“The American Academy of Child and Adolescent Psychiatry (AACAP) supports the use of current evidence-based clinical care with minors. … Blocking access to timely care has been shown to increase youths’ risk for suicidal ideation and other negative mental health outcomes.”

    Endocrine Society: “Transgender individuals who are denied health care are more likely to report having suicide thoughts and suicide attempts… Considerable scientific evidence has emerged demonstrating a durable biological element underlying gender identity.”

    “The American Academy of Pediatrics has long been on the record in support of affirmative care for transgender children … Today, we are going on the record to oppose public policies that … interfere in the physician-patient-family relationship and would cause undue harm.”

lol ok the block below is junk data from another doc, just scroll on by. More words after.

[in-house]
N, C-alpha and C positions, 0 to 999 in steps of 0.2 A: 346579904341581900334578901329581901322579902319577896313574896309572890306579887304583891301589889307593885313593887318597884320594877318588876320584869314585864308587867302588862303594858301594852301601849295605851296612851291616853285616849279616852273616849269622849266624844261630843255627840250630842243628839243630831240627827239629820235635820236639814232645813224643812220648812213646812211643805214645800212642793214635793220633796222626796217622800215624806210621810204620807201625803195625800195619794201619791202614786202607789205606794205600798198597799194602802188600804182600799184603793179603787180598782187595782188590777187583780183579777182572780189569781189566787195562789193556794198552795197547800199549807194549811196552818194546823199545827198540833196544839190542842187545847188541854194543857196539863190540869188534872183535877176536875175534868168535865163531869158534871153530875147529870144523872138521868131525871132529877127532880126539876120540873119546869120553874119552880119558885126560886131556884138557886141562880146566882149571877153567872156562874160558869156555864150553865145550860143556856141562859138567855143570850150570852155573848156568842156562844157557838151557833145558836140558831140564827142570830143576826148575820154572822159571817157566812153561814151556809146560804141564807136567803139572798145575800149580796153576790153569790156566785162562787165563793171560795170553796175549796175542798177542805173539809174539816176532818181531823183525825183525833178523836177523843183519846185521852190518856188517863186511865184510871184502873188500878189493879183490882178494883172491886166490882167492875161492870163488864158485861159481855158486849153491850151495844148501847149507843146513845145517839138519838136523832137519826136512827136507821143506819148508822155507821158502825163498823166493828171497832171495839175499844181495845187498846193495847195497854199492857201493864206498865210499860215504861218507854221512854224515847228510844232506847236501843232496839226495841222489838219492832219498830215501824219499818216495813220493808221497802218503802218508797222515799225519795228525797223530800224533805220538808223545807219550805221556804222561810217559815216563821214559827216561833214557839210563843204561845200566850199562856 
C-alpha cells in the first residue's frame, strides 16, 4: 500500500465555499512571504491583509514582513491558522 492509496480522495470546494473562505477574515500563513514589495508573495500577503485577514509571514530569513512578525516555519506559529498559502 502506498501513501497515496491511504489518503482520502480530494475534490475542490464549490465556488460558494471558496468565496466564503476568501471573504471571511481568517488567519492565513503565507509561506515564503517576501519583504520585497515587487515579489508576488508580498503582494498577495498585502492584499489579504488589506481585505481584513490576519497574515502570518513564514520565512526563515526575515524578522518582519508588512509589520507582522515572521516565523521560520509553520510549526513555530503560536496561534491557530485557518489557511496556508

American Psychological Association: Transgender adults and adolescents are “more likely to experience positive life outcomes when they receive social support or trans-affirmative care. … (i.e., psychotherapy, hormones, surgery)”

    The Pediatric Endocrine Society Opposes Bills that Harm Transgender Youth
    These bills will increase the risk of suicide in trans youth.
    Gender-affirming care is medically necessary, potentially lifesaving, and improves the well-being of trans youth.

    The Lancet Child & Adolescent Health: “… puberty blockers reduce suicidality. Removing these treatments is to deny life… Trans youth seek gender-affirming care because they are trans, and they have the same right to health and wellbeing as all humans.”